California is in the midst of the worst drought the region's seen in a millennium, which is rapidly depleting its water supply, and now a NASA scientist warns that the state has only one year of water left.
2014 was the hottest year on record for California and the rest of the world, and this intense heat just exacerbates the ongoing drought by speeding up evaporation and drying out the land surface. The entire California population is hanging on by a thread, and acccording to an editorial published in the Los Angeles Times last Thursday, NASA's Jay Famiglietti believes a more "forward-looking process" is necessary to deal with the problem.
"California has no contingency plan for a persistent drought like this one (let alone a 20-plus-year mega-drought), except, apparently, staying in emergency mode and praying for rain," wrote Famiglietti, a senior water cycle scientist at NASA's Jet Propulsion Laboratory (JPL). "In short, we have no paddle to navigate this crisis."
Thus far the Golden State has been relying on water in reservoir storage to survive, however, this supply has been dwindling since 2002, even before the current four-year drought began. What's more, its groundwater supply is nearly tapped out, leaving thirsty residents with few options.
Among Famiglietti's recommendations for saving California from a real crisis is immediate water rationing, a taskforce focused on long-term solutions, and also a law mandating groundwater stability.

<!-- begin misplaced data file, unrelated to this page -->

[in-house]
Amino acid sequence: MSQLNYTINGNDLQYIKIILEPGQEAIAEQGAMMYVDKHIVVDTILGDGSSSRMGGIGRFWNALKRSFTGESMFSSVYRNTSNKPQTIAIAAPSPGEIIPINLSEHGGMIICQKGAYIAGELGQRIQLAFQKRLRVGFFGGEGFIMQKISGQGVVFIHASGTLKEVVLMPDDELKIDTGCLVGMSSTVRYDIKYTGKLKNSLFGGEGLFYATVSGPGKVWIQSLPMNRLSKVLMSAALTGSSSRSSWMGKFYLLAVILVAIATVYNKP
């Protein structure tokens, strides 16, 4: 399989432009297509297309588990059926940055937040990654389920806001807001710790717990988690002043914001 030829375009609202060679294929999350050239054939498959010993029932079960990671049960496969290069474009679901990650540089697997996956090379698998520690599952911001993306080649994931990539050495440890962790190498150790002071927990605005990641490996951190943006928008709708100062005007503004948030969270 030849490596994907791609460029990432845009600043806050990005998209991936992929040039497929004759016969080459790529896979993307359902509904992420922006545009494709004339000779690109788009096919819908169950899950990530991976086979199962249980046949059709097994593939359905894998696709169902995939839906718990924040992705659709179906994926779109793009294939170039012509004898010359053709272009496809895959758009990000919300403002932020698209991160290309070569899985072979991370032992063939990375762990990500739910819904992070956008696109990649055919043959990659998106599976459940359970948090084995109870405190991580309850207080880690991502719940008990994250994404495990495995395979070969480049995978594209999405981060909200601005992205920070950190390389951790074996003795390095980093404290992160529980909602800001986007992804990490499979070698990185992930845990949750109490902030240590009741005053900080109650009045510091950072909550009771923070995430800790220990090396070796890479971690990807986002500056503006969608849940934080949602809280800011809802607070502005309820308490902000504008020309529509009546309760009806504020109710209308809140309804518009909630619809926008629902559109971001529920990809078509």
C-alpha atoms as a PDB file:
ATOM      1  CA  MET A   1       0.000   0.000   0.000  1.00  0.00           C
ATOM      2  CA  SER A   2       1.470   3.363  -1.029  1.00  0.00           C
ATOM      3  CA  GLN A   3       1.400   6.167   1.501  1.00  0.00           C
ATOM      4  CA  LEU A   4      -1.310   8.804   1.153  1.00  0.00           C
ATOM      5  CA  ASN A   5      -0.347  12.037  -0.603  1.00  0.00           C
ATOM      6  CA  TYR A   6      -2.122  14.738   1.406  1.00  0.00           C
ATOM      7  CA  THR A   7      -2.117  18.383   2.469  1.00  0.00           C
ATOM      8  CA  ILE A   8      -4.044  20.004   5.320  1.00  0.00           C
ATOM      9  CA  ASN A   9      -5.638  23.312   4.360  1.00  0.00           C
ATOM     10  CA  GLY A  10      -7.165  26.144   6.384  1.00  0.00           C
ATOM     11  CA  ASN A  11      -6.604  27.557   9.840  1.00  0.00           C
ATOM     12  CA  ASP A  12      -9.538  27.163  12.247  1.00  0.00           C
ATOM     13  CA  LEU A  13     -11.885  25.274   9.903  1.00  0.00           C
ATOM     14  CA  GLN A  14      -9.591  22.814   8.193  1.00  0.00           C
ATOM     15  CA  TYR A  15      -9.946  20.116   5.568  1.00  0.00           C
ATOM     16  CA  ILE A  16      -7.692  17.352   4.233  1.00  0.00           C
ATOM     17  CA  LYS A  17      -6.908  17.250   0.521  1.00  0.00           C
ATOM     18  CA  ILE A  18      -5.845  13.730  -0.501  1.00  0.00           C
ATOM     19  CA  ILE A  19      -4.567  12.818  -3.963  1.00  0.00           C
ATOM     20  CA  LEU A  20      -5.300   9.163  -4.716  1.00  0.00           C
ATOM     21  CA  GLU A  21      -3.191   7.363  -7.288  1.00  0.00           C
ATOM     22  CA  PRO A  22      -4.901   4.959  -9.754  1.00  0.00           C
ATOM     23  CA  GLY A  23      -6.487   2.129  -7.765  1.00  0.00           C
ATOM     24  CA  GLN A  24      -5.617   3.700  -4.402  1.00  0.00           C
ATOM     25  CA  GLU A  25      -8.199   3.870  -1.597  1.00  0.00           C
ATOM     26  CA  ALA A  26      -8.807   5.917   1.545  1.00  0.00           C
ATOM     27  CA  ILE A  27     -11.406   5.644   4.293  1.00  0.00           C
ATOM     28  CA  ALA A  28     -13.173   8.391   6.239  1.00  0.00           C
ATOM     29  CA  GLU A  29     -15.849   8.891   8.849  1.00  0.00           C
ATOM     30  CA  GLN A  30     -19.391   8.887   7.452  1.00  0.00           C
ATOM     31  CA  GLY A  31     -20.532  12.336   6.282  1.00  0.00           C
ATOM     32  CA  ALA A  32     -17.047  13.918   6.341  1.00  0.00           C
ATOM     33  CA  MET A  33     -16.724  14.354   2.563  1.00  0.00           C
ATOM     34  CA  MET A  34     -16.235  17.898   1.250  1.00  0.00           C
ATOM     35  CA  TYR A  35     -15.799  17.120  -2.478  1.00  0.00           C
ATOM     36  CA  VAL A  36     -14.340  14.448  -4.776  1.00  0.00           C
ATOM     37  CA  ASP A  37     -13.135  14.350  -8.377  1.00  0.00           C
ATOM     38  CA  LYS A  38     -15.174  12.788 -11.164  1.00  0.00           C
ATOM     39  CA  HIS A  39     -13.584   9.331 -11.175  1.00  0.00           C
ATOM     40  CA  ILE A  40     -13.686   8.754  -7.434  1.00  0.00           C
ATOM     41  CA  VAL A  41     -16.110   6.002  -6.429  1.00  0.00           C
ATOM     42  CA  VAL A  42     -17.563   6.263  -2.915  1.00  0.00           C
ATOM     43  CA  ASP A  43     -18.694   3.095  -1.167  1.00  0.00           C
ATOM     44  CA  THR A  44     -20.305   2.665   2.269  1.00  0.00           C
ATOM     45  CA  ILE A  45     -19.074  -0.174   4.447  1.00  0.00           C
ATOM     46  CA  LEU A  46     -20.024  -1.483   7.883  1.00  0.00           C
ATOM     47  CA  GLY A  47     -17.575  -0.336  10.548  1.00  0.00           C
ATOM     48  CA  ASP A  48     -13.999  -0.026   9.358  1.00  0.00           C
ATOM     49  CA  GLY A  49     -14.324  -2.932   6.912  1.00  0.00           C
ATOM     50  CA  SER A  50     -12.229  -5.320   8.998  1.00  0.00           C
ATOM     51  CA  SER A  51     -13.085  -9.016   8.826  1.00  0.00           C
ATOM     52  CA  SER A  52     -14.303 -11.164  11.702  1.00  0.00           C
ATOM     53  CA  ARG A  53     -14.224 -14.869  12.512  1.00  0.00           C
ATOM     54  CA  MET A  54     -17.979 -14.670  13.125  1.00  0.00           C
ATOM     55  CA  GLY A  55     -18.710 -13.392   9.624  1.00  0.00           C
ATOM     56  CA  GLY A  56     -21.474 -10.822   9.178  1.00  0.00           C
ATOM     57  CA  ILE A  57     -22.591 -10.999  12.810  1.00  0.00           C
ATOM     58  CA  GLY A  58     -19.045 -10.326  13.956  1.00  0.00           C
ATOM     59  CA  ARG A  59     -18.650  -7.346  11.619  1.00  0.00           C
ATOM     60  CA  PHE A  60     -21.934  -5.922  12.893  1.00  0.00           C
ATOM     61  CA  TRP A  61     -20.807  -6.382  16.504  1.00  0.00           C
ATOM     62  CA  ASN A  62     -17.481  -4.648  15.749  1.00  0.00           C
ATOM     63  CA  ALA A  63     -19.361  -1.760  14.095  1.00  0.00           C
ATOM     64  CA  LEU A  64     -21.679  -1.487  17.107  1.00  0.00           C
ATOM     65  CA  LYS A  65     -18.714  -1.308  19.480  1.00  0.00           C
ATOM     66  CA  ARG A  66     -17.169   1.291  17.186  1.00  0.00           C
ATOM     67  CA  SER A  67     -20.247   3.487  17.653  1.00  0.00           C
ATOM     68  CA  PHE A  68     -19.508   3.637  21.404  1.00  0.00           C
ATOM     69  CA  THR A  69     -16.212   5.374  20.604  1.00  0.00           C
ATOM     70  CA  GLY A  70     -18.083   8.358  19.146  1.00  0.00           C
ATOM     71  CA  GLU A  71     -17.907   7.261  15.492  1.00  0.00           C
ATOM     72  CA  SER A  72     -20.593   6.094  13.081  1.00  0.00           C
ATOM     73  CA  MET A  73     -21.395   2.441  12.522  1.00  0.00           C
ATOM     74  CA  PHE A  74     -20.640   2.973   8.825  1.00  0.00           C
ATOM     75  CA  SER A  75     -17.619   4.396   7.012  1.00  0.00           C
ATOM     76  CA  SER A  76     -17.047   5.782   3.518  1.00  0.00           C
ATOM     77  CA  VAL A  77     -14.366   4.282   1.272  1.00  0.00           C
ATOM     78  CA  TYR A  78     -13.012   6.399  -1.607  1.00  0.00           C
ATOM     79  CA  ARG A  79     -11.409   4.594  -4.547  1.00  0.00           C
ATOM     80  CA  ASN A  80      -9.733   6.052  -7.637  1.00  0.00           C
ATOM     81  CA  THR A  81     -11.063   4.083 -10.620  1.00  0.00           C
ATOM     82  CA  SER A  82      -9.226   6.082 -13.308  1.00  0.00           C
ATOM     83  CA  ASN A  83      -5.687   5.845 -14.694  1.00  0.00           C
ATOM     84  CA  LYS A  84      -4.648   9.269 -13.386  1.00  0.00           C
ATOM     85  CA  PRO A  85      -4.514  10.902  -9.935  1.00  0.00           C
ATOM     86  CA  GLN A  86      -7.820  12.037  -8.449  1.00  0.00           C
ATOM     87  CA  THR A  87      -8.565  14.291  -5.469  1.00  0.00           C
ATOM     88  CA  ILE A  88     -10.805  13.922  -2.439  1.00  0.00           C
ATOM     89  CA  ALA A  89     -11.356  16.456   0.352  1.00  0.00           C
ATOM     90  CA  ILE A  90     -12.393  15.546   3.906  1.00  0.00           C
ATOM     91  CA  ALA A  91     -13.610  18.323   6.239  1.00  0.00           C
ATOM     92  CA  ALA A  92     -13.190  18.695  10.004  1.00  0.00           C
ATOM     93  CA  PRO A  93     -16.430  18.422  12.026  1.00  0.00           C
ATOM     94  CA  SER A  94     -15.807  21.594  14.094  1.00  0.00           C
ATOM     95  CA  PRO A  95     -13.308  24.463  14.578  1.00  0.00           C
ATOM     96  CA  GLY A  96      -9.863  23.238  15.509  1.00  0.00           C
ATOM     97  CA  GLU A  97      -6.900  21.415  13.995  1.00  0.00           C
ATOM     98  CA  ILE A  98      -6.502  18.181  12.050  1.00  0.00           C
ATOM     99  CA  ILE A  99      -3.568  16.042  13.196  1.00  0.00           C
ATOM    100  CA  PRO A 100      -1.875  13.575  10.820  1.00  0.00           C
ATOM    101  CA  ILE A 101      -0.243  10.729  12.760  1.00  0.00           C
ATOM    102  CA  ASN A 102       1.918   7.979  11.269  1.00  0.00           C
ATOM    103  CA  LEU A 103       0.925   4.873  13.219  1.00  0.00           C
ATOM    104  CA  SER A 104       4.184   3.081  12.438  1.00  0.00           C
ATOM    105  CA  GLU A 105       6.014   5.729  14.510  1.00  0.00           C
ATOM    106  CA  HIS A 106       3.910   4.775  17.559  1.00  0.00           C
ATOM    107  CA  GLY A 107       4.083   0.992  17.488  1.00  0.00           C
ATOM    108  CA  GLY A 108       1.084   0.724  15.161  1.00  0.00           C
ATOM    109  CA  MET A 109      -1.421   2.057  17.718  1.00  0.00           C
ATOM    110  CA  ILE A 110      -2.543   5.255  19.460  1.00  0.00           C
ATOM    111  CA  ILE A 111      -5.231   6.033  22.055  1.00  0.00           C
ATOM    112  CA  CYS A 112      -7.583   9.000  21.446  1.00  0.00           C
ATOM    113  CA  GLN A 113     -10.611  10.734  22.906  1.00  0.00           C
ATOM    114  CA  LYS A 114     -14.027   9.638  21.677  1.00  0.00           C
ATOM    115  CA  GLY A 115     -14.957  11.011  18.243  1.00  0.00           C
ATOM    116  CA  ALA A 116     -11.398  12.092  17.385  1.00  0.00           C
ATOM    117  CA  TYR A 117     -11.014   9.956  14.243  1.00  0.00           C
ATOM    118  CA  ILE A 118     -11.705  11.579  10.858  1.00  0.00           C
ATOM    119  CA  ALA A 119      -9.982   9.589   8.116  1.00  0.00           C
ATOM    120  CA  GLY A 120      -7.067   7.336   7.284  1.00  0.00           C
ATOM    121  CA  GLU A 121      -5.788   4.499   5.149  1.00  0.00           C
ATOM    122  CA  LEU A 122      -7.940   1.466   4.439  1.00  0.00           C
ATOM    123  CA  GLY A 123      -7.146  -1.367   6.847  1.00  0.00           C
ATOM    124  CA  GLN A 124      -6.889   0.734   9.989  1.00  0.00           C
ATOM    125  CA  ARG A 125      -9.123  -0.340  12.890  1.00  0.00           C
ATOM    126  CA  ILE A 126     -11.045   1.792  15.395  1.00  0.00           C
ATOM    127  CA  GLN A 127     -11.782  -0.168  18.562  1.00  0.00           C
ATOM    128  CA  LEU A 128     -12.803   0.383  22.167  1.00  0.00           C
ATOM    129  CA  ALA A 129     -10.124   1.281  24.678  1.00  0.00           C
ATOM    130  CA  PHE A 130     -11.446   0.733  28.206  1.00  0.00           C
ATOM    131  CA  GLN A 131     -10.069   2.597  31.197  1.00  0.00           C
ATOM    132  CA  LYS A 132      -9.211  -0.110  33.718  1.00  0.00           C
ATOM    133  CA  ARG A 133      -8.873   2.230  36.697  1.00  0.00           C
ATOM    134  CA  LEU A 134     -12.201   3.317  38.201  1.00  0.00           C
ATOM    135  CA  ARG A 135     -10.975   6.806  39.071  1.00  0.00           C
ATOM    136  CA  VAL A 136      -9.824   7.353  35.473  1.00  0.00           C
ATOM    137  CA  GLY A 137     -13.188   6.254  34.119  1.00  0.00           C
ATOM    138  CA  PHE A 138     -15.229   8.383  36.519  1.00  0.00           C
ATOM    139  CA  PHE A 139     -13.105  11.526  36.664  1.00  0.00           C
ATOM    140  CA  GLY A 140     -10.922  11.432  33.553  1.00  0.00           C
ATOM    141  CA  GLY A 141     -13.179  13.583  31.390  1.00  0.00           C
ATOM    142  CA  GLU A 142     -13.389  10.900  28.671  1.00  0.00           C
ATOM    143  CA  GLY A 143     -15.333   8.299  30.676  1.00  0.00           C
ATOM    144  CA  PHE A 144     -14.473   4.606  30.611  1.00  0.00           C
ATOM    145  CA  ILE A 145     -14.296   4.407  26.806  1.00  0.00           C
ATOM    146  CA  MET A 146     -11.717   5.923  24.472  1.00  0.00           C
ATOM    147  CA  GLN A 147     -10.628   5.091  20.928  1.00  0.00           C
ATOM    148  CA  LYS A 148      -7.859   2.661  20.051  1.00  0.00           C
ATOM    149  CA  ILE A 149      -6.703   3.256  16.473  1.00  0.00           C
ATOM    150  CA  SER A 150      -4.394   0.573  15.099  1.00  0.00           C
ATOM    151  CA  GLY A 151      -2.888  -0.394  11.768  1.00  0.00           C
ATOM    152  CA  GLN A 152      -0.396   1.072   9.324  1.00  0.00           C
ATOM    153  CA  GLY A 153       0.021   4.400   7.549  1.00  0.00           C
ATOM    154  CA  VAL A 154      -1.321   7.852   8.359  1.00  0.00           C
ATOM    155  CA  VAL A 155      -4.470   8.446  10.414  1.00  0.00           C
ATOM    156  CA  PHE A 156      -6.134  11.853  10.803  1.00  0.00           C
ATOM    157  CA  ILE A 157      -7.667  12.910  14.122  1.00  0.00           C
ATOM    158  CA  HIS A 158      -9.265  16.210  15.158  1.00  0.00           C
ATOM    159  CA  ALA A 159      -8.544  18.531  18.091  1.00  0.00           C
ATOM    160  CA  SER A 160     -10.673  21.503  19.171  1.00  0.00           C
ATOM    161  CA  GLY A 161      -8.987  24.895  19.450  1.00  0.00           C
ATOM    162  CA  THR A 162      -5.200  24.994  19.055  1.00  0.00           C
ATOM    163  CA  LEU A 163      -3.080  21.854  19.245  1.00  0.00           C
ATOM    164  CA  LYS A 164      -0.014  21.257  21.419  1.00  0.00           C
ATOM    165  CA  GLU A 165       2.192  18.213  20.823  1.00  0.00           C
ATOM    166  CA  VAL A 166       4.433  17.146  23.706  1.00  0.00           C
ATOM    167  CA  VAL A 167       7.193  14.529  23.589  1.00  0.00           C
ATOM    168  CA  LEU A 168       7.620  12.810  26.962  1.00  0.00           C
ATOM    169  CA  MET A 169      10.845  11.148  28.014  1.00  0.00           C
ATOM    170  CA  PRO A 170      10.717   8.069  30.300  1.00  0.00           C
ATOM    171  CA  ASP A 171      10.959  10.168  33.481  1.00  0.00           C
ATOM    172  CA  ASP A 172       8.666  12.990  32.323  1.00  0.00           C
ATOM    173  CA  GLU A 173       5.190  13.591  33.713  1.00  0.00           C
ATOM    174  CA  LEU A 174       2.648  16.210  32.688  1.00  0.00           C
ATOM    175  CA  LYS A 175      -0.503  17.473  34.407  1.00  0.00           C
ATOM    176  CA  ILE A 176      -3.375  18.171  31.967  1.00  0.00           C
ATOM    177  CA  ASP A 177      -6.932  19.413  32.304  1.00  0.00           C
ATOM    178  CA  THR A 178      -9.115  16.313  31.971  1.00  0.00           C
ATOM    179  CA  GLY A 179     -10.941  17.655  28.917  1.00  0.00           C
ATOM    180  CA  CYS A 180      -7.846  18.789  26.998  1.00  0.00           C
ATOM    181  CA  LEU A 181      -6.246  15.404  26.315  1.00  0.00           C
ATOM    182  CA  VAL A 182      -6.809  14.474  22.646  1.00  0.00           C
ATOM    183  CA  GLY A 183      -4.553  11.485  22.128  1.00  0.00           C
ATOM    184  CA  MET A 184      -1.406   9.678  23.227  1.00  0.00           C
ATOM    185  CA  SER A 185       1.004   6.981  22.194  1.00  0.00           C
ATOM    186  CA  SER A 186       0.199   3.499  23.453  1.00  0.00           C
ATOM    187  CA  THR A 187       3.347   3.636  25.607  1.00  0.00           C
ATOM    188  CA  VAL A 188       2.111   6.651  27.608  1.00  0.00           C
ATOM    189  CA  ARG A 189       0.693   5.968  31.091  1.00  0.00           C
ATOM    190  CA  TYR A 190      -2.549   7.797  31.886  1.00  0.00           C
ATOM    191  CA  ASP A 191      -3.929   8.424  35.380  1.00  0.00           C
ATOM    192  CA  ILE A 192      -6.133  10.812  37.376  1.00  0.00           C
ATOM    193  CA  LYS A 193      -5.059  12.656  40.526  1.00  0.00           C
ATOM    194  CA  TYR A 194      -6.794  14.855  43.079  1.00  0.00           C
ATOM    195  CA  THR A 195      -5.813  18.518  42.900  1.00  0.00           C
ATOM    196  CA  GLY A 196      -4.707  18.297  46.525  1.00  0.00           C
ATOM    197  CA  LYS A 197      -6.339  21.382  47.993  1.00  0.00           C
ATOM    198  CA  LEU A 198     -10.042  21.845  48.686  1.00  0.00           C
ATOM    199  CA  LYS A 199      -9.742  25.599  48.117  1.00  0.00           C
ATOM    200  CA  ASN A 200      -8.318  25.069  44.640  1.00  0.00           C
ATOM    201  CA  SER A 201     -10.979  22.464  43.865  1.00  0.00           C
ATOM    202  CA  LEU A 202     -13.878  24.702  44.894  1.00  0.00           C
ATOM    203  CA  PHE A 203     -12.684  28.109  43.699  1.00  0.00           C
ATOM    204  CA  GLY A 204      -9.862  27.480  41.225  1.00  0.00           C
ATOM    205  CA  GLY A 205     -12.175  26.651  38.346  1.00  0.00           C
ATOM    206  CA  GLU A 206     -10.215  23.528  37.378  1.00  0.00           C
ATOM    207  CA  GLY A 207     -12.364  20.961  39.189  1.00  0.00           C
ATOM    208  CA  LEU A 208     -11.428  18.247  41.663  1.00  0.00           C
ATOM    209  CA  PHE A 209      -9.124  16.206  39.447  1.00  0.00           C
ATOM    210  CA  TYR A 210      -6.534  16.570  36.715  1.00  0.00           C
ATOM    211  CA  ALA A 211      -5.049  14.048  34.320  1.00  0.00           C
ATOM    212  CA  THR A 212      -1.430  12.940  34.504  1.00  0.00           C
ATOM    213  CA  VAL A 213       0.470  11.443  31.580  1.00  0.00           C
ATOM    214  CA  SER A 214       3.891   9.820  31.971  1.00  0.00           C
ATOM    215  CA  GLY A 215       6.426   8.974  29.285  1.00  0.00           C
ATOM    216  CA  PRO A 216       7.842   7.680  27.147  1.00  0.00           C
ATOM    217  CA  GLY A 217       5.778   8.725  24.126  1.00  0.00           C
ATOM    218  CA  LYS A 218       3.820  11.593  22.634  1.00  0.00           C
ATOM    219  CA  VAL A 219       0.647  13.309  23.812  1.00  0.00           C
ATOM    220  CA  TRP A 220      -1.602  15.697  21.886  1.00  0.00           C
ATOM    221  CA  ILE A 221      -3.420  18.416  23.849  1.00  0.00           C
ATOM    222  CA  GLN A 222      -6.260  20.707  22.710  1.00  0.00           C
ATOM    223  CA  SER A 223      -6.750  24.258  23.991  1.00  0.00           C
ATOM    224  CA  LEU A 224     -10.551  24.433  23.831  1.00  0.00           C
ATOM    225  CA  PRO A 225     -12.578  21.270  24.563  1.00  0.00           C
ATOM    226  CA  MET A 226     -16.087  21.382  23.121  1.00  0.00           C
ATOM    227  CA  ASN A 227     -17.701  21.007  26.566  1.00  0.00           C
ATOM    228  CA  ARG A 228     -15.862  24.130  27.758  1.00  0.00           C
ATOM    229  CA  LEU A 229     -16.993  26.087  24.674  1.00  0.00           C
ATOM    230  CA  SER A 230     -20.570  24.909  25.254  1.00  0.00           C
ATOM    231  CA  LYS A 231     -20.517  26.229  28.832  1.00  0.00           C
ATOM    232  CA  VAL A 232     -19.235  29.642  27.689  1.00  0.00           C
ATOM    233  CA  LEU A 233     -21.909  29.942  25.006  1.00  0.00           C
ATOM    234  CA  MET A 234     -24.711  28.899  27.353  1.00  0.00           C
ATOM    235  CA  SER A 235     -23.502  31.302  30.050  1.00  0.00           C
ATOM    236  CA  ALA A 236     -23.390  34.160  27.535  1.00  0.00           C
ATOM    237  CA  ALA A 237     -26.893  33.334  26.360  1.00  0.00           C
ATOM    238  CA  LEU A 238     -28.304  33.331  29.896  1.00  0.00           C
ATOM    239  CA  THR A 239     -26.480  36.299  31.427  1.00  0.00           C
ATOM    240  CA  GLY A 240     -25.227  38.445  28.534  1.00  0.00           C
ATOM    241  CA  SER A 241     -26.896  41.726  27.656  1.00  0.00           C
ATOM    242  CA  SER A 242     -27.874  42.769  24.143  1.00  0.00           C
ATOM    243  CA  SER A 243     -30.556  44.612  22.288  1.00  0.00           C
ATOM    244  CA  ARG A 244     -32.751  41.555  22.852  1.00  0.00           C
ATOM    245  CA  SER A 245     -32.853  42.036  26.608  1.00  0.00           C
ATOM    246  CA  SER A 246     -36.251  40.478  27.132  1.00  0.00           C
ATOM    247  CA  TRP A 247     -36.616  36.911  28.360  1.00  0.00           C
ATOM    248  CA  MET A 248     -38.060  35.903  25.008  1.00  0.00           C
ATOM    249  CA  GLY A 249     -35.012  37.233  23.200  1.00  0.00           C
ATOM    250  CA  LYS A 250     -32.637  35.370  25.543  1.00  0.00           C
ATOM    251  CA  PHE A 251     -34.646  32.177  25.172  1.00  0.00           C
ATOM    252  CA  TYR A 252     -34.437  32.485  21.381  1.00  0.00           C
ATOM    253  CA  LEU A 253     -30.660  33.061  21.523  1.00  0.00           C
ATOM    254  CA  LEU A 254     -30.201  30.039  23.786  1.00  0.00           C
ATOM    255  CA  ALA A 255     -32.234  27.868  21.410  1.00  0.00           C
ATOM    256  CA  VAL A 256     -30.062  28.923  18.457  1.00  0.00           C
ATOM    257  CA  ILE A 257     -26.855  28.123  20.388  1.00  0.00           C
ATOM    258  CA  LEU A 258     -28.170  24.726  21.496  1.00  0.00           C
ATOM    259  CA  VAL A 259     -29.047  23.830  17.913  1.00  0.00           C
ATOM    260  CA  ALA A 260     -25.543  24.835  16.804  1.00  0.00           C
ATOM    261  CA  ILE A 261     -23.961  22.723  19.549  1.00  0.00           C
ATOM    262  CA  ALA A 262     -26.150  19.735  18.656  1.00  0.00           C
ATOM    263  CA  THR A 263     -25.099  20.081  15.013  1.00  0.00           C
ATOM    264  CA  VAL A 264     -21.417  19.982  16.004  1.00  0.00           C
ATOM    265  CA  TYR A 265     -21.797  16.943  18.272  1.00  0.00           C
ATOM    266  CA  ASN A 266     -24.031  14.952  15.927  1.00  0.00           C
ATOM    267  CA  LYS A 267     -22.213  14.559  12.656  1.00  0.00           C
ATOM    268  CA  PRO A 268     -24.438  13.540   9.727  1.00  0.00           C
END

Many don't realize it, but disappearing groundwater is the out-of-sight, out-of-mind threat that can potentially push California into a downward spiral. Groundwater comes from aquifers - sponge-like gravel and sand-filled underground reservoirs - that pump freshwater from the earth into people's homes. Tapping into this source helps to make up for surface water lost from drought-depleted lakes, rivers and reservoirs.
However, what we don't realize is that groundwater actually makes up half of our water needs. And by continuing to rely on this hidden resource, we are threatening our very survival.
"These aquifers typically cannot recharge, and once this 'fossil' water is gone, it is gone forever," wrote National Geographic.
Data from NASA satellites show that water stored in the Sacramento and San Joaquin river basins was 34 million acre-feet below normal in 2014 - that's nearly 1.5 times the capacity of Lake Mead, America's largest reservoir. And overall California has lost more than 12 million acre-feet of total water every year since 2011.
It's not unusual for the state to find itself in a drought, but this latest dry spell is an entirely new class of its own. A whopping 55 percent of the state is experiencing "exceptional drought conditions," which is the most severe classification, according to the US Drought Monitor.
It's been said that 11 trillion gallons of water is the solution to a full recovery, but with only one year's worth of water left in storage, and the groundwater supply at an all-time low, it would take a miracle to completely bounce back. Perhaps Famiglietti suggestions hold the answer.
"Our state's water management is complex, but the technology and expertise exist to handle this harrowing future," he said in the Times. "It will require major changes in policy and infrastructure that could take decades to identify and act upon. Today, not tomorrow, is the time to begin."
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